The experts, too – on the Wednesday, each group has an expert or two in fields relevant to their project come in to talk to them. Our experts were two engineers who were now doing business MBAs in UCD, Enda and Peter. They were involved in some other business for kids thing and were contacted about Bootcamp. So it turned out they’d been briefed on the project, and they actually had parts of the brief highlighted. It was adorable. I mean, I know all these people are only decent humans, but they still have obligations and yet they chose to come to us.

So thank you, everyone. You’re admirable.
10.                 …But BT is Also Powerful

Help, it appears the propaganda has got to me! Feel free to insert “organisers of the Business Bootcamp” “Board of the Young Scientist Exhibition” or “humanoid Zorbs from the planet Yog who pay for Elle’s stuff” everywhere I say BT in this entry if it helps rid the stench of corporatism.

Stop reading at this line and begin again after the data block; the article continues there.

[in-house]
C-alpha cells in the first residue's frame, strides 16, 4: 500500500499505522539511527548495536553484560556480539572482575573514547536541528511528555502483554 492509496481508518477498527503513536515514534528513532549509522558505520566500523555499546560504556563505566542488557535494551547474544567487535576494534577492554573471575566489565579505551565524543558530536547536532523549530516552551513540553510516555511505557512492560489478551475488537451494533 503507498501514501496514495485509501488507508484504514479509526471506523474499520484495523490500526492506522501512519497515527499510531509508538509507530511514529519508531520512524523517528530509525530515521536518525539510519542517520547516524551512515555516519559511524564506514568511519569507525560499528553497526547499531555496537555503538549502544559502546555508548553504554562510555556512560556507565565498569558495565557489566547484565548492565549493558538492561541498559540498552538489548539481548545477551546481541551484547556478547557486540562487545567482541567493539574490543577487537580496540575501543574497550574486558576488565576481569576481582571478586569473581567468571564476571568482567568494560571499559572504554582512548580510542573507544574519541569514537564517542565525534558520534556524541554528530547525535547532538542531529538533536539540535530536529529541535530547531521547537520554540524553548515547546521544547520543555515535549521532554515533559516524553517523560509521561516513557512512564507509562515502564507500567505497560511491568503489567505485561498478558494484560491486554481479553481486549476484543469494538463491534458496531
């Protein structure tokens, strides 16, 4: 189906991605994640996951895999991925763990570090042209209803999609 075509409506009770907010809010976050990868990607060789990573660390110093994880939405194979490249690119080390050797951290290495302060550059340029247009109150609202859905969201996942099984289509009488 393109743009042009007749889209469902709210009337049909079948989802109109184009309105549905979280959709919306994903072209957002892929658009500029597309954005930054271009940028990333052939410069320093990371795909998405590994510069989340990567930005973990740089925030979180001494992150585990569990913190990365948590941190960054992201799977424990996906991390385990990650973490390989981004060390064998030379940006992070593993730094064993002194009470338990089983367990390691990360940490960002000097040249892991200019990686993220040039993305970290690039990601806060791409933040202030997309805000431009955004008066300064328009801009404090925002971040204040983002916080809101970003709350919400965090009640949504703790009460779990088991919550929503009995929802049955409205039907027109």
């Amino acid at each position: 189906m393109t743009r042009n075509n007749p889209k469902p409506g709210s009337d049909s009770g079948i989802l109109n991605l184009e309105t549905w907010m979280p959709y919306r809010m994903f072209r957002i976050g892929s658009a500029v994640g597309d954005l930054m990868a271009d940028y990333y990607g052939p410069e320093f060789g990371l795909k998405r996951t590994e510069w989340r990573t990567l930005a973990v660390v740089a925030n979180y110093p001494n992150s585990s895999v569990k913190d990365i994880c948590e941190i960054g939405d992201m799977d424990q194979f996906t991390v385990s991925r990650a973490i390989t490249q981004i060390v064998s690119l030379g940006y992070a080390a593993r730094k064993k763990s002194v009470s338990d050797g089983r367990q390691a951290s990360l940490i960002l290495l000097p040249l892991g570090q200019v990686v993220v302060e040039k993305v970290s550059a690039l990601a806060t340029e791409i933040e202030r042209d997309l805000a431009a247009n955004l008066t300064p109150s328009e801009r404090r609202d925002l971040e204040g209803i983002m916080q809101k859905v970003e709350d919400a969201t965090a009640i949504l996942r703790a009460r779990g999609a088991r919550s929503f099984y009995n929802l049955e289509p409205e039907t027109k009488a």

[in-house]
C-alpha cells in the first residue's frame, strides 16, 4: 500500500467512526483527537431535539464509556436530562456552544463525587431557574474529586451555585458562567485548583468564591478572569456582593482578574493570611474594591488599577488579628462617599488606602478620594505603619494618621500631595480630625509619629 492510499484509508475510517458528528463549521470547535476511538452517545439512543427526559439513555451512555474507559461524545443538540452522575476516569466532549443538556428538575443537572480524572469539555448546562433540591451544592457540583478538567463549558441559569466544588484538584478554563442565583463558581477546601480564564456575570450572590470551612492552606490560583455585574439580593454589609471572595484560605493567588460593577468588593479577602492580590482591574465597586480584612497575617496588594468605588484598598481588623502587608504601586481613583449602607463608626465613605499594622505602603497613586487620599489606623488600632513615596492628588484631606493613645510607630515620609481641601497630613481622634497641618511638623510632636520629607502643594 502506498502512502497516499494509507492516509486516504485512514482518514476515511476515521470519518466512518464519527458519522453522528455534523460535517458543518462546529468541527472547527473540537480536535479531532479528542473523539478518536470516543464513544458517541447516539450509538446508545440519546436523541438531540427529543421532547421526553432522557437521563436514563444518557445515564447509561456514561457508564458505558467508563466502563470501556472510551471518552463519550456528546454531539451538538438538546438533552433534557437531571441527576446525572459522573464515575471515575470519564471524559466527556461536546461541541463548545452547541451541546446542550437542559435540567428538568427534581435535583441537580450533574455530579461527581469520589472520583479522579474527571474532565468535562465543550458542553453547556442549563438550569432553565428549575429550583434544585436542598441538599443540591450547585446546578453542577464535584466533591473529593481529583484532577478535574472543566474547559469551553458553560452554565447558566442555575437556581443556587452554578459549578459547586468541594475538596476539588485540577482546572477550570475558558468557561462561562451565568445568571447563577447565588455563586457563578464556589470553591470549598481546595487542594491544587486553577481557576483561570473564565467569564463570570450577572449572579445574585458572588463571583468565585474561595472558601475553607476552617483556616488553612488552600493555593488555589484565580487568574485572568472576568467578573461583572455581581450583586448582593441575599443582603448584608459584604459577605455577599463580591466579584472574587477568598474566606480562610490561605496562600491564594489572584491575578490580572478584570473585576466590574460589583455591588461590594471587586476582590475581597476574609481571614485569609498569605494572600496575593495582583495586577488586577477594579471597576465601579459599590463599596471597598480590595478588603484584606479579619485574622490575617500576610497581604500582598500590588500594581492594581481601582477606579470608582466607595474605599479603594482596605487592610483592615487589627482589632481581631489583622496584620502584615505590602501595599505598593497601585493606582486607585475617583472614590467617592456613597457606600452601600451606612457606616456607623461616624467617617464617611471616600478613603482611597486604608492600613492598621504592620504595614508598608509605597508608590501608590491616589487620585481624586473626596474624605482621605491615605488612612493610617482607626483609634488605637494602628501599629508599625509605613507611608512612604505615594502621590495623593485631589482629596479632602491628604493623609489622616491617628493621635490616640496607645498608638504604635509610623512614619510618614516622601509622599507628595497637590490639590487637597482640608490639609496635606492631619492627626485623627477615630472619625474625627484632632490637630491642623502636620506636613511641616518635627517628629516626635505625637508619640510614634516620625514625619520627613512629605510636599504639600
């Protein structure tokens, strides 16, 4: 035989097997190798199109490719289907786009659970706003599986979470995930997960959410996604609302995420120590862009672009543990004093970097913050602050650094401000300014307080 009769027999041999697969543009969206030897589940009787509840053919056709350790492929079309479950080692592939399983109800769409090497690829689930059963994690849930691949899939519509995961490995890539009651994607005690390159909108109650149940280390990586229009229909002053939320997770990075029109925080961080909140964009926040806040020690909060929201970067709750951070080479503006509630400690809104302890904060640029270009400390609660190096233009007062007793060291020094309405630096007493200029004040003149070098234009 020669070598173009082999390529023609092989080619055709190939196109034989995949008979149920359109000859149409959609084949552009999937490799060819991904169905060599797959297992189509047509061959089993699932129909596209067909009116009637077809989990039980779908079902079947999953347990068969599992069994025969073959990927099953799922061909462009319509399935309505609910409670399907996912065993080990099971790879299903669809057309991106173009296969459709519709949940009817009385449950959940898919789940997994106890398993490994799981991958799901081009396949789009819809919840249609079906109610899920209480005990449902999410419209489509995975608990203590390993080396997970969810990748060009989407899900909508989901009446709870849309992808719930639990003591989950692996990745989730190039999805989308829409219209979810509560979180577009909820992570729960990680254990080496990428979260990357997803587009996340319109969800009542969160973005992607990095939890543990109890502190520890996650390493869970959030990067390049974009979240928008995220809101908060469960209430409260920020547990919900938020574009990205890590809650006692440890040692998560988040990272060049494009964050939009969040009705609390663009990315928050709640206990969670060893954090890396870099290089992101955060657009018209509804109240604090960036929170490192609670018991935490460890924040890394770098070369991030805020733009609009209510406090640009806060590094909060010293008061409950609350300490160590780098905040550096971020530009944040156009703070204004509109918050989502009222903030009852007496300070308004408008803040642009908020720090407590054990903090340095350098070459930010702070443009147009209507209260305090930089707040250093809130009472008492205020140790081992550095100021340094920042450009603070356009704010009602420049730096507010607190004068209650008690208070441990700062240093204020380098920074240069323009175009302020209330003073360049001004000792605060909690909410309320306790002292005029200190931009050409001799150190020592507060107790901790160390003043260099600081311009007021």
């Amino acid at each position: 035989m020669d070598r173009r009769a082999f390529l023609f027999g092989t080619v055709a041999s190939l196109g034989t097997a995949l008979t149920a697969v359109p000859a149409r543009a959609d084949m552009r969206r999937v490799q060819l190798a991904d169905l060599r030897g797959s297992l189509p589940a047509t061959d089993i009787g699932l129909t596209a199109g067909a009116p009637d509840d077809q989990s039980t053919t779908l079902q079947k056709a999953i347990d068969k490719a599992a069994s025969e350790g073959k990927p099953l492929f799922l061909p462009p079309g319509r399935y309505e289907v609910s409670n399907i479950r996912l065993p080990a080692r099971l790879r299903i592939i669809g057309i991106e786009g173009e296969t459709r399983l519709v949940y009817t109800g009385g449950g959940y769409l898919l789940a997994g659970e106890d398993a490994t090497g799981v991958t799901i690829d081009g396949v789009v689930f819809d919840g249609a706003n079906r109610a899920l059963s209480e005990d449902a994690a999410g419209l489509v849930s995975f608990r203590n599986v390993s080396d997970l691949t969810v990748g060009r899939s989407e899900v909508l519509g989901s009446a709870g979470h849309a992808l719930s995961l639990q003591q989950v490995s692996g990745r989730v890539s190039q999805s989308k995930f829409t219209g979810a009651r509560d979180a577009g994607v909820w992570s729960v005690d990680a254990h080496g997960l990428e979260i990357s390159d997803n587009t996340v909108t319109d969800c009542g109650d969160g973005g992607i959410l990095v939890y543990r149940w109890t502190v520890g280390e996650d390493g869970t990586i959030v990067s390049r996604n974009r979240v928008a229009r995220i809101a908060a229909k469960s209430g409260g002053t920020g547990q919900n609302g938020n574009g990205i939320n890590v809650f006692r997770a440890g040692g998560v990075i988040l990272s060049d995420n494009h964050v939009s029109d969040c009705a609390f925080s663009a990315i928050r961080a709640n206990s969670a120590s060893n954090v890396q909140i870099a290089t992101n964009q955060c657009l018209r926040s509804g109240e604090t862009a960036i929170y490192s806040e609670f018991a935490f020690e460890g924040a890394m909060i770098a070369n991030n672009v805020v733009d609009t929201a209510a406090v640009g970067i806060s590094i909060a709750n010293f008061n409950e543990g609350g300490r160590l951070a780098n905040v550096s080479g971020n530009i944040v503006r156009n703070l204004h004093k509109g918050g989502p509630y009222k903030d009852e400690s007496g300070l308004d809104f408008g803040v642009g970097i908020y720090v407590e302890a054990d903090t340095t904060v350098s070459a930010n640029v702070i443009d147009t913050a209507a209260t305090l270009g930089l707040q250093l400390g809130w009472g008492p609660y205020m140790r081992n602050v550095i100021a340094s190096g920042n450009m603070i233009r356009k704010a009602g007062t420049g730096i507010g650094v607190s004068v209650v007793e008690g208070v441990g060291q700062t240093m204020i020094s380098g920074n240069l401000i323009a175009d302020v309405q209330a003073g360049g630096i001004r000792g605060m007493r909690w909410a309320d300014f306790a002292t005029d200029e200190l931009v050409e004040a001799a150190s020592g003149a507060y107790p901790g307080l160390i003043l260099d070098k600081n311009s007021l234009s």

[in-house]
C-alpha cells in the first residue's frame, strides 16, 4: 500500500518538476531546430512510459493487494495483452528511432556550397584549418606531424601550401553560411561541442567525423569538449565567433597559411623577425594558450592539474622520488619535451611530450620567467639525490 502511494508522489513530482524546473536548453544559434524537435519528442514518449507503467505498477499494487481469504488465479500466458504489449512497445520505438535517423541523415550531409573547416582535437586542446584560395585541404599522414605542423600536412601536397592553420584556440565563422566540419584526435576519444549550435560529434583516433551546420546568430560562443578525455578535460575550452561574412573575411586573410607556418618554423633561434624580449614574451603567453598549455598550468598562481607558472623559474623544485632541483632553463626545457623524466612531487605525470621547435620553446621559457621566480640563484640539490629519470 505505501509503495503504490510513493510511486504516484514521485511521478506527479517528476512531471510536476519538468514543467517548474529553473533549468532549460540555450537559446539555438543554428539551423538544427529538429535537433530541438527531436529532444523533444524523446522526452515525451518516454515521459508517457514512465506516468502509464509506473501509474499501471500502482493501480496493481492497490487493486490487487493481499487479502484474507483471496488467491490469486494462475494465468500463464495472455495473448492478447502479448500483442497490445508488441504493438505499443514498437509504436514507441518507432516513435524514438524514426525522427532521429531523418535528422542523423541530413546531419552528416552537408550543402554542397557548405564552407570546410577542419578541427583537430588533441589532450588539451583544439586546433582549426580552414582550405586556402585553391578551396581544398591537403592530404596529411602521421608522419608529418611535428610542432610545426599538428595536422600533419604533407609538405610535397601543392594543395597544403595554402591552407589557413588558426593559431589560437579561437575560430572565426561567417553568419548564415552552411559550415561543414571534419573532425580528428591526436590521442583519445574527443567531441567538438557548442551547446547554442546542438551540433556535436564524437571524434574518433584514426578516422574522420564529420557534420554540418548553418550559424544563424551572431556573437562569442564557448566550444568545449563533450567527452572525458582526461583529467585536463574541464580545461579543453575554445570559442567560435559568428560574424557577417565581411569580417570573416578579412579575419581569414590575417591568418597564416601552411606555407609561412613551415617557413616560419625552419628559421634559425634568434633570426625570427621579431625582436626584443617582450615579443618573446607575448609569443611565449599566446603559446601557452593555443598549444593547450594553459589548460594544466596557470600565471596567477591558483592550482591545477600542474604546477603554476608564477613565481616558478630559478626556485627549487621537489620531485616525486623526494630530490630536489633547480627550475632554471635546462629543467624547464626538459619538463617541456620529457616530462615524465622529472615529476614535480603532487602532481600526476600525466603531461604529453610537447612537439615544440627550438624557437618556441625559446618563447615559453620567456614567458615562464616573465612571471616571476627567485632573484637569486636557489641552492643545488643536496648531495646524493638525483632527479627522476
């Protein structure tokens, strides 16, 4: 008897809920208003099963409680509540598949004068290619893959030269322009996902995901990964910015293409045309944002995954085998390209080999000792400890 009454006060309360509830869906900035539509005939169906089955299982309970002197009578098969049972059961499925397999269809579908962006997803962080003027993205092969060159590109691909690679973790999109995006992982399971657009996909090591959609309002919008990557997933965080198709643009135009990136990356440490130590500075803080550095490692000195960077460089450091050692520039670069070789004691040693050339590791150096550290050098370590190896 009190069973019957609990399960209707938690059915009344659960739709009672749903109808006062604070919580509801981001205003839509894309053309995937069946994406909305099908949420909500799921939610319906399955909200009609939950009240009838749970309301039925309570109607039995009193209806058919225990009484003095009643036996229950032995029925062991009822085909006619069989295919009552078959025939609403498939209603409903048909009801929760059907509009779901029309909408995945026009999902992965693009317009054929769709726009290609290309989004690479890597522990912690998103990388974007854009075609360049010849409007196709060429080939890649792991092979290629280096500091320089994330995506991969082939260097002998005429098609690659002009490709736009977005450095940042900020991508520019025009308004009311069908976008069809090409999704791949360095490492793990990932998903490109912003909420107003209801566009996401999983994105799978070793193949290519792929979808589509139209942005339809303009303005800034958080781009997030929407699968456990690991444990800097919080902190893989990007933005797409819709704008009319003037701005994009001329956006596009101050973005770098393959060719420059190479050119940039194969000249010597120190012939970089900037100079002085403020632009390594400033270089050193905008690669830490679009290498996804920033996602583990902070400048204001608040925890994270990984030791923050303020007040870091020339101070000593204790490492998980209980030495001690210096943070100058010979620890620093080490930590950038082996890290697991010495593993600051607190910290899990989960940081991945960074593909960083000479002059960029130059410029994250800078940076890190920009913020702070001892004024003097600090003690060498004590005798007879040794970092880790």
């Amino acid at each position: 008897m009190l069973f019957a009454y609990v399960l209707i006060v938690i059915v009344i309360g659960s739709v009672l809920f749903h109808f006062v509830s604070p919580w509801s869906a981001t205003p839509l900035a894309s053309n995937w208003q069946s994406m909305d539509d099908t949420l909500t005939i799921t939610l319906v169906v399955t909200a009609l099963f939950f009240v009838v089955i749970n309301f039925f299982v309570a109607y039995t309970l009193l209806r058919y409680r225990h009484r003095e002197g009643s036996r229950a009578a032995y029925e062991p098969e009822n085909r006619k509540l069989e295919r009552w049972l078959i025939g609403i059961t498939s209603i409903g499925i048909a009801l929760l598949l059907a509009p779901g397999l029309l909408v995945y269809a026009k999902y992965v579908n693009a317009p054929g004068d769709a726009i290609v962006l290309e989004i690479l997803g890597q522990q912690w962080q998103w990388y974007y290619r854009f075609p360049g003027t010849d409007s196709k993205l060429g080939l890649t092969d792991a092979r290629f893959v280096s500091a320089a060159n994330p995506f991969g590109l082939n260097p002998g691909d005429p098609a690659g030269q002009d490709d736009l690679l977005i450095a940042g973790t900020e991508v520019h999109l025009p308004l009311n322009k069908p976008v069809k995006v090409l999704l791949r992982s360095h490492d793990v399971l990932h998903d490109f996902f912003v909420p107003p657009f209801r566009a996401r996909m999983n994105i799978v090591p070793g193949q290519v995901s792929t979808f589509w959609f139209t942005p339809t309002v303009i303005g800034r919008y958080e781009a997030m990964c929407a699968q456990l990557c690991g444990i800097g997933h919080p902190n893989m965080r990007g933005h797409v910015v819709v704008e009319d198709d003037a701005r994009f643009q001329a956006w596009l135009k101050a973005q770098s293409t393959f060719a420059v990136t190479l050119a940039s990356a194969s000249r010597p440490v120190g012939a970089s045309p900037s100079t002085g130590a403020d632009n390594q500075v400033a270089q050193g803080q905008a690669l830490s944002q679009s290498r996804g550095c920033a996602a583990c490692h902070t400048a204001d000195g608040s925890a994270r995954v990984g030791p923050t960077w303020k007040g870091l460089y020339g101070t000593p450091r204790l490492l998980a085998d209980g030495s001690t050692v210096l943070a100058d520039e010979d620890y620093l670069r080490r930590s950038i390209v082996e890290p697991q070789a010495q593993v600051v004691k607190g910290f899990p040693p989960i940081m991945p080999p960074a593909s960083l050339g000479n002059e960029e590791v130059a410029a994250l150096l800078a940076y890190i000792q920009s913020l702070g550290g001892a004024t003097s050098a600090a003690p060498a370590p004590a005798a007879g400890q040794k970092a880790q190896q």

So anyway. I think the YS has a prize fund of approximately 70K (though I could be way off), and I don’t know if that’s funding Bootcamp, but wherever the money is coming from, there’s definitely a lot of it. They paid for four-night hotel stays for 29 students plus BT staff, as well as all our food, taxis for us and for our luggage, and tons of other miscellaneous stuff too, like timetables and goodie bags.

They also have the connections to find and approach all these talented people to teach, mentor and speak to us, which is pretty damn impressive.

Bringing it all together? Sure. Inspiring ambition? Definitely.

And there you have it - a selection of the things I learned at bootcamp.